Maintaining session info in AngularJS when you refresh the page

EDIT: This article has proved to be the most popular article on my site, but I thought it was a bit “rambly” and also the code examples were out of date. So this is the March 2016 Remix with added super powers! P.S. I’m using Angular v1.4.6 for the code examples. P.P.S. Some of the comments may seem a little odd, but that’s probably because they’re referring to the original article.

The main problem we have when building Angular sites, is that any client-side data is lost when we hit the F5 button. This data usually consists of a way to identify the user when they make API calls (e.g. an authentication token) or user metadata such as name, signed-in status etc. Short of writing some crazy code to disable the F5 keypress (or the “Ctrl+R” keypress, or clicking on the Reload icon etc.) we need a way to persist that data on the client when our page is refreshed.

For a recent project I worked on, I store this data in cookies. You could just as easily store this data in your browser’s Local Storage as I have done when building Phonegap Apps, but this example will walk you through using cookies to store and retrieve local data.

ngCookies

Angular rather conveniently has a module called ngCookies which allows you to interact with cookies, and it’s REALLY simple to use!

You can write stuff to a cookie like this:

$cookies.put("username", "Maff");

You can read stuff from a cookie like this:

var username = $cookies.get("username");

and remove stuff from a cookie like this:

$cookies.remove("username");

Using ngCookies in your application

To use the ngCookies module in your application, the first thing you need to do is inject the ngCookies module in your Angular application (Psst – don’t forget to reference the angular-cookies.min.js file in your markup!):

var ngApp = angular.module("myApp", ["ngCookies"]);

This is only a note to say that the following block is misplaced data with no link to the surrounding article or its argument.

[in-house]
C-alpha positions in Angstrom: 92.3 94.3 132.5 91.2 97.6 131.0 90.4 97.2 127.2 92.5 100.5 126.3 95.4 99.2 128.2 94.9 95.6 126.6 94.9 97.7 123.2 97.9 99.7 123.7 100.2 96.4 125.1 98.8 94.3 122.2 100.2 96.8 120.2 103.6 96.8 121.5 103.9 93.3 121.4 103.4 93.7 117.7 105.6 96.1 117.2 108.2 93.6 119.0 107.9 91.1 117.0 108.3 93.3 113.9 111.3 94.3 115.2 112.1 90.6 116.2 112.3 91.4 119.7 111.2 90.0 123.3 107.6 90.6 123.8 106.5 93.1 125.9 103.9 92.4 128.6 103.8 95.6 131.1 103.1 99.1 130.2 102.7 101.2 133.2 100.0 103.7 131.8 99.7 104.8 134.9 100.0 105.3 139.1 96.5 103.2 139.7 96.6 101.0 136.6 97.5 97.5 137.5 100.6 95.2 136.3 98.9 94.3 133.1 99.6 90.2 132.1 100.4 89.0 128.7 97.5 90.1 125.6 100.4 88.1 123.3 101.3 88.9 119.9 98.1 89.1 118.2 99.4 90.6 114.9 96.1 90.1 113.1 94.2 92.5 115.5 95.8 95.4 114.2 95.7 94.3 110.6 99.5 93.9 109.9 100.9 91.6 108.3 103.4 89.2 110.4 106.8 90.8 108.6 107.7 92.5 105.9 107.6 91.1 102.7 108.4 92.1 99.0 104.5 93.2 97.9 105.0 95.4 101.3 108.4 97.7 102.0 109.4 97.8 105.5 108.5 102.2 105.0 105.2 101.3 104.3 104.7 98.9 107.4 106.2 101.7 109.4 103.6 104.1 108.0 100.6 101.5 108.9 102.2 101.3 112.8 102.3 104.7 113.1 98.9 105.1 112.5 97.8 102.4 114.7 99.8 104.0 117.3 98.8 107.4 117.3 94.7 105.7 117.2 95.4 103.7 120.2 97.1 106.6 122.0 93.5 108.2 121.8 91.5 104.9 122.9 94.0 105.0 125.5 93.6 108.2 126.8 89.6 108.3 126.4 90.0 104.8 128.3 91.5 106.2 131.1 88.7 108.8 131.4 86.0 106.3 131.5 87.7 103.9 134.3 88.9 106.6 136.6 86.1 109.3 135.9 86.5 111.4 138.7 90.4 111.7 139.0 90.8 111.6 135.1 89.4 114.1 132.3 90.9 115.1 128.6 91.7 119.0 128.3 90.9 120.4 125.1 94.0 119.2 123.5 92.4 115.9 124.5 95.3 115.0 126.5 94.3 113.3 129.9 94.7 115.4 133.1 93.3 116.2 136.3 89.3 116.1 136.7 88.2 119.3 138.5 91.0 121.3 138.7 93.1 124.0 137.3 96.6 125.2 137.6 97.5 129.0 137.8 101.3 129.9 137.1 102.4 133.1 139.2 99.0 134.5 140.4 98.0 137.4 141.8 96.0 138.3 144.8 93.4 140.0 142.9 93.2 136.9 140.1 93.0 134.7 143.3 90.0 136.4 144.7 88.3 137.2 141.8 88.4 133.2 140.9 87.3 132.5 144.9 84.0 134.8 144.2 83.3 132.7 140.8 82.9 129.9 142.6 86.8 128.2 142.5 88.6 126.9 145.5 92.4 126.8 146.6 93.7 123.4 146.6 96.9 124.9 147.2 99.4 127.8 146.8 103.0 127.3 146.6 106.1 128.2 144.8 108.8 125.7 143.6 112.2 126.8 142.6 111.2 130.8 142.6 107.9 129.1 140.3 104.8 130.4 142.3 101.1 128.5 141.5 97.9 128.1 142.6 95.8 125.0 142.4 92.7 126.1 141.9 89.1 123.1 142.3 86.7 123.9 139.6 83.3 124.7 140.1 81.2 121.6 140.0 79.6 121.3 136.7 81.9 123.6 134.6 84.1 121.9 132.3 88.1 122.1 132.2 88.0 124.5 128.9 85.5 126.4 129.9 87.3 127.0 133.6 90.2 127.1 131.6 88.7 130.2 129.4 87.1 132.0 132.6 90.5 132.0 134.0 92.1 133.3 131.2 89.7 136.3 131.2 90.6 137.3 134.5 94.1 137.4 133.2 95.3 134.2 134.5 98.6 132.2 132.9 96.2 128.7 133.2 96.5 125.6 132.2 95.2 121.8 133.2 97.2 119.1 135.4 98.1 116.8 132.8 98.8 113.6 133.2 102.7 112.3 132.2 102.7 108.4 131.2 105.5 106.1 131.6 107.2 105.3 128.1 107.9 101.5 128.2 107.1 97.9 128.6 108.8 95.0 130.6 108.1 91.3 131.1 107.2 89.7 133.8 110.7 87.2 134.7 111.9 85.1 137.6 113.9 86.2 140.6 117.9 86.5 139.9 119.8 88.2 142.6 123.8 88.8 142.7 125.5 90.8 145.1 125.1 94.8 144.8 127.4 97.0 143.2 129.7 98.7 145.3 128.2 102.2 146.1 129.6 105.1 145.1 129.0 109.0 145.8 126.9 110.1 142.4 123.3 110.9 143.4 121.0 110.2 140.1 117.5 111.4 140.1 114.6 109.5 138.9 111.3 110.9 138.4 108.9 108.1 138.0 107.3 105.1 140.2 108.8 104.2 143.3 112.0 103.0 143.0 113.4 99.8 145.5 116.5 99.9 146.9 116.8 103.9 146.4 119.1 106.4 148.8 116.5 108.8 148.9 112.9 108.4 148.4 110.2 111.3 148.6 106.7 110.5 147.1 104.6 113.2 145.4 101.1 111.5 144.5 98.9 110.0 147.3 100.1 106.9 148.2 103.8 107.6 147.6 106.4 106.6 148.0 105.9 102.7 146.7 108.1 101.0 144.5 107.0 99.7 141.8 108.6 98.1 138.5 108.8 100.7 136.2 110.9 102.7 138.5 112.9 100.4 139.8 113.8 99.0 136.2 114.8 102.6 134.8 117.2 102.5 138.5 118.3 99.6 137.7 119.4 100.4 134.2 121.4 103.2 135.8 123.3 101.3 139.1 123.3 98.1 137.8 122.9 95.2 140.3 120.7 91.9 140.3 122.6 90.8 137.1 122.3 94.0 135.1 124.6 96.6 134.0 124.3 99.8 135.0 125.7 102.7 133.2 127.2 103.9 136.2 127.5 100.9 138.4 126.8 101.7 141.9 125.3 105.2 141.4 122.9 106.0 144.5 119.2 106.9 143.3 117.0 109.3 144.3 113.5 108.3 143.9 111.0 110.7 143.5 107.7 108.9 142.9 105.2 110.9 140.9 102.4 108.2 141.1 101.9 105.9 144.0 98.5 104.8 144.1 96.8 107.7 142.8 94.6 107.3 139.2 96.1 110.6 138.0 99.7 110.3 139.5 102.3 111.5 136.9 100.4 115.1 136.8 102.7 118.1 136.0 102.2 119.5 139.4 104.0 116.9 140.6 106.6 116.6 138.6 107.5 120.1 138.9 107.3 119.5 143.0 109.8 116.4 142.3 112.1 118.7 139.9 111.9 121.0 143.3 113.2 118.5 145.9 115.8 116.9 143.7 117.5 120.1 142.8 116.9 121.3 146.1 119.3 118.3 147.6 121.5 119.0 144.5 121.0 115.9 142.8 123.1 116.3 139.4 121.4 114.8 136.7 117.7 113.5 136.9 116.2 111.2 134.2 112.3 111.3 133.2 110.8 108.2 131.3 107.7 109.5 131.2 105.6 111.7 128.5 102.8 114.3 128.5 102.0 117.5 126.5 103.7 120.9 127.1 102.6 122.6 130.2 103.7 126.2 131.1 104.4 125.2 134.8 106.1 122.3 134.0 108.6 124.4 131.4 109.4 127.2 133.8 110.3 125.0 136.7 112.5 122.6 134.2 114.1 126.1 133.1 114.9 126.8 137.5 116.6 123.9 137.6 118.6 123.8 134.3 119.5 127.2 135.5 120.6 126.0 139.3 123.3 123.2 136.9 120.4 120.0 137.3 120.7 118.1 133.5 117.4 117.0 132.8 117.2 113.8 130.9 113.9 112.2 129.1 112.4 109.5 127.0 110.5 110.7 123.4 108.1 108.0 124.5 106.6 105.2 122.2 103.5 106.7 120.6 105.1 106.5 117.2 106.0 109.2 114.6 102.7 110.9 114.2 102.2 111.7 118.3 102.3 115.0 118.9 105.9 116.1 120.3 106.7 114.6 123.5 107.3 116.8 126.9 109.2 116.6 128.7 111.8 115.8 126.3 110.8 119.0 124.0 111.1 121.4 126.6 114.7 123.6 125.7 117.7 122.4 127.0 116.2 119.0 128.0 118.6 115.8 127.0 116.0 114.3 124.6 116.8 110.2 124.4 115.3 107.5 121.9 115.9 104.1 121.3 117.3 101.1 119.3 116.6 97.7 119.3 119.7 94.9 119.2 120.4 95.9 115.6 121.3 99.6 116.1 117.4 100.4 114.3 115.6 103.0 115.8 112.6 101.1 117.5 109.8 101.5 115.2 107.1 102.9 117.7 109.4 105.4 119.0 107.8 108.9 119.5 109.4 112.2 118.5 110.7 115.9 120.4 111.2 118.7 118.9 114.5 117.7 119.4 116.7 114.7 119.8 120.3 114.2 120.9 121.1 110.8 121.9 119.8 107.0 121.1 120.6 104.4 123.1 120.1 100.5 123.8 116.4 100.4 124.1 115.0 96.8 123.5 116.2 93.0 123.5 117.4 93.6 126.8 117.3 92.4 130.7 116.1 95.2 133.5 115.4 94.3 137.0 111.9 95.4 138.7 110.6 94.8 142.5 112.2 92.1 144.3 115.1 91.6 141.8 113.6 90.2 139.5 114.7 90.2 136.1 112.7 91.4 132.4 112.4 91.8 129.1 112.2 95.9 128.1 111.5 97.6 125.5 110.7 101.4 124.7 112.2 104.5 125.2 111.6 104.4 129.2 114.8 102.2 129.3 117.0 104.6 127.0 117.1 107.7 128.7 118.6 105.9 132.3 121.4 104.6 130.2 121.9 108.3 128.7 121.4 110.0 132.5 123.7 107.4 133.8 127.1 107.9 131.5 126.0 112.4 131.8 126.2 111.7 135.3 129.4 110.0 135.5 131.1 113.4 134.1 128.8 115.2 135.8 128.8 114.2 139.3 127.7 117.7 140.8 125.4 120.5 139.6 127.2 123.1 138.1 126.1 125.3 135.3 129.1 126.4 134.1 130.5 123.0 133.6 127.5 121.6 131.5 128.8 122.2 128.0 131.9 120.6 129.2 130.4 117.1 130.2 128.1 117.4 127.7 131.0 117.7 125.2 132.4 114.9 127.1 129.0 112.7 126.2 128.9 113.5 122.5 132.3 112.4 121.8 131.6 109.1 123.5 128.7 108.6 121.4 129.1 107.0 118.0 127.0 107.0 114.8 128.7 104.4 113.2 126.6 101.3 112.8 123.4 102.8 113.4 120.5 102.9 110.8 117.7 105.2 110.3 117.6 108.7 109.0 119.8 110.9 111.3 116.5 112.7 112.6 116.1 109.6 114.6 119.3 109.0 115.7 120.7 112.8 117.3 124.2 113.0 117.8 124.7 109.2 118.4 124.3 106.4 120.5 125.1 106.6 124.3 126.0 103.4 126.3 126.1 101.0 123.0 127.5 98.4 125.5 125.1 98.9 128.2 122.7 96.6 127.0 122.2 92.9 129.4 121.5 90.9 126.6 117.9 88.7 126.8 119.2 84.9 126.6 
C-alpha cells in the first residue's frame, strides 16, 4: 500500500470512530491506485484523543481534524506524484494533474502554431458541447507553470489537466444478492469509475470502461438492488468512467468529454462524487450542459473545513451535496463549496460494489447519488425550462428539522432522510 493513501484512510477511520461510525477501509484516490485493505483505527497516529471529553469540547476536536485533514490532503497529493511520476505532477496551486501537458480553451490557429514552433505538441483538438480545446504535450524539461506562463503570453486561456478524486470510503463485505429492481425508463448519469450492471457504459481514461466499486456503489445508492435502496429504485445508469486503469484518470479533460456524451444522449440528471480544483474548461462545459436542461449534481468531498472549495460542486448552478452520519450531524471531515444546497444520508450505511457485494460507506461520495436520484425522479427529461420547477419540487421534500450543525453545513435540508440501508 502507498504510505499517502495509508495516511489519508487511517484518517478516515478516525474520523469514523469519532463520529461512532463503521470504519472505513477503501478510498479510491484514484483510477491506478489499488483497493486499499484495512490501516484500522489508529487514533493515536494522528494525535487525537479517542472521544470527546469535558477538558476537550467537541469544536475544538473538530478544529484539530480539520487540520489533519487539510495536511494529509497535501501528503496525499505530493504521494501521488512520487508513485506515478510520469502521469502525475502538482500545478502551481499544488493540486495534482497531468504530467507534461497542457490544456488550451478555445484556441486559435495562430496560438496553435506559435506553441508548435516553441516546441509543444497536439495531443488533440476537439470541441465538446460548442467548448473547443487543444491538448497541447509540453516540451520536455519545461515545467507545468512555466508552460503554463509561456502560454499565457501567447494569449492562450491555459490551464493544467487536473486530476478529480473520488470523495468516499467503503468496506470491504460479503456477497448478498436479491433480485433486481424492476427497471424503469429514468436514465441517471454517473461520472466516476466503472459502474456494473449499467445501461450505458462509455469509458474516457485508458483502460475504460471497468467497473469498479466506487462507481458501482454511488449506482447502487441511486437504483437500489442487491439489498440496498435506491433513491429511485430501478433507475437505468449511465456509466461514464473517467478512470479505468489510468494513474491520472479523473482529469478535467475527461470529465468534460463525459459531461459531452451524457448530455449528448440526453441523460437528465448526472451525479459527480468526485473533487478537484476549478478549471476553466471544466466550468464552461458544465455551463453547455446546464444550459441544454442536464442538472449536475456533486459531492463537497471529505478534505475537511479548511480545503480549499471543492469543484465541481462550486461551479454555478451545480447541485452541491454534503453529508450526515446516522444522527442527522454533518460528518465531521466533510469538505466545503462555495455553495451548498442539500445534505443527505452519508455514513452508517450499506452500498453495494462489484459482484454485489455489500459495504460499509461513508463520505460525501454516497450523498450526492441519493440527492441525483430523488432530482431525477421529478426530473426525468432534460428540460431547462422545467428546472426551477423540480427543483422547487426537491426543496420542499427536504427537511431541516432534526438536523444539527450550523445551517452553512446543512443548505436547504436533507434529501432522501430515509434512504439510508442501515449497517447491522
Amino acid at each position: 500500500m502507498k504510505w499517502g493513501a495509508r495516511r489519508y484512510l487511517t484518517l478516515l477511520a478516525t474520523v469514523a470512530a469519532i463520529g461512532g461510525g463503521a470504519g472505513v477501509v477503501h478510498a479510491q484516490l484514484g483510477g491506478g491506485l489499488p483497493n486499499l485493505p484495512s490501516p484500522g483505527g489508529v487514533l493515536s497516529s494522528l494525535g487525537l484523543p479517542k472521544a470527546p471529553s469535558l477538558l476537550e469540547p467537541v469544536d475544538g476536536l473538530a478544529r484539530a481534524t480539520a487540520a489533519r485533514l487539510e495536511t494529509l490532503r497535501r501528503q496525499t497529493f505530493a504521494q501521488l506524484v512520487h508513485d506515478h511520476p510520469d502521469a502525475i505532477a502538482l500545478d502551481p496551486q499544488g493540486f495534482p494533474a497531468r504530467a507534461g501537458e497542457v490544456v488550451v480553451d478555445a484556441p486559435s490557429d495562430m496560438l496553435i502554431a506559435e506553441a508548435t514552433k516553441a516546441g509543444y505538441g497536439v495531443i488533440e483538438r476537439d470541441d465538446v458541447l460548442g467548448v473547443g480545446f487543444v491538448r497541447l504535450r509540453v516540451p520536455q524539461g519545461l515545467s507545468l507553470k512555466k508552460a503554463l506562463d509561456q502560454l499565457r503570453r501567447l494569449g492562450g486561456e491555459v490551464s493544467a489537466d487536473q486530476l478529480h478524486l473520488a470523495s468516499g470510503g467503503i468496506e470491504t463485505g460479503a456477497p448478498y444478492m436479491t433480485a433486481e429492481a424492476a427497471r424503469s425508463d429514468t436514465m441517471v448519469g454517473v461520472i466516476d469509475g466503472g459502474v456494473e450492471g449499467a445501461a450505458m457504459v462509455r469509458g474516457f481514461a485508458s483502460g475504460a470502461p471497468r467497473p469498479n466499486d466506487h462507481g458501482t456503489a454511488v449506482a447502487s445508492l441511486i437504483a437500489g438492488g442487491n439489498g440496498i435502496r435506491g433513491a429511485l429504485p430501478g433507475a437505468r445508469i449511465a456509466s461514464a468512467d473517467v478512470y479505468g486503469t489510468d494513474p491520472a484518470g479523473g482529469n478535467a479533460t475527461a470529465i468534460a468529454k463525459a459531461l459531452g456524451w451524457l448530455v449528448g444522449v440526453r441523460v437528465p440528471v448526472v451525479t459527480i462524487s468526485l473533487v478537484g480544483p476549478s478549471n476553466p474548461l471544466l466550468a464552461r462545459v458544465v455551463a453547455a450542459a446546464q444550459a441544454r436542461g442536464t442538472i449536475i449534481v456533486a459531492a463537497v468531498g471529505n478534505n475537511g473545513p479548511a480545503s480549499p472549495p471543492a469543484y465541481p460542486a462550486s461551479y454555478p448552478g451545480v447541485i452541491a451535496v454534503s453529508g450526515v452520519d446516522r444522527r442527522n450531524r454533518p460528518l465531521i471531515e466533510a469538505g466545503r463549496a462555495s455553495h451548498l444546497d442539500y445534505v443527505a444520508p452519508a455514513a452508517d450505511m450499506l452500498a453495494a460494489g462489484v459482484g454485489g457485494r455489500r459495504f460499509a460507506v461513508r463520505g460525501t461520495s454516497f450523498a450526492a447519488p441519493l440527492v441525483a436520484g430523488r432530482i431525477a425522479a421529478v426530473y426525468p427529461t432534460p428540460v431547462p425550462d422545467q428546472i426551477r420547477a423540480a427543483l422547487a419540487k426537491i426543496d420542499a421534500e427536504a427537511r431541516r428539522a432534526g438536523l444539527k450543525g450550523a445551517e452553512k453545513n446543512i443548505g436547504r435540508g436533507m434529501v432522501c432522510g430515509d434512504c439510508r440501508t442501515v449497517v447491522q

Next you need to create a Service to manage the writing and reading from your cookies. You could in theory put this in your controller, but putting it in a service means you’re separating your logic out from your controller and you’re creating reusable code that all controllers can use. They’re both good things, right?

So – create a Service and inject the ngCookies module into it:

ngApp.factory("userPersistenceService", ["$cookies", function($cookies) {
	//your service code goes here
	}
]);

Notice I’ve called this Service “userPersistenceService” and not just “cookiesService” – because there’s more happening in here than just reading and writing to cookies. For example I’m storing an API token in a cookie when a user signs in, so I can use this service to check that the token exists, and redirect the user to a sign in page if it doesn’t.

There are now 3 key functions you want to add to your service – setCookieData, getCookieData and clearCookieData. Here’s a simplified version of how the service would look:

ngApp.factory("userPersistenceService", [
	"$cookies", function($cookies) {
		var userName = "";

		return {
			setCookieData: function(username) {
				userName = username;
				$cookies.put("userName", username);
			},
			getCookieData: function() {
				userName = $cookies.get("userName");
				return userName;
			},
			clearCookieData: function() {
				userName = "";
				$cookies.remove("userName");
			}
		}
	}
]);

And that’s pretty much all there is to it – you can add more functionality into your service, but the key elements I’ve highlighted above allow you to store, retrieve and clear session data from your cookies.

Enjoy!

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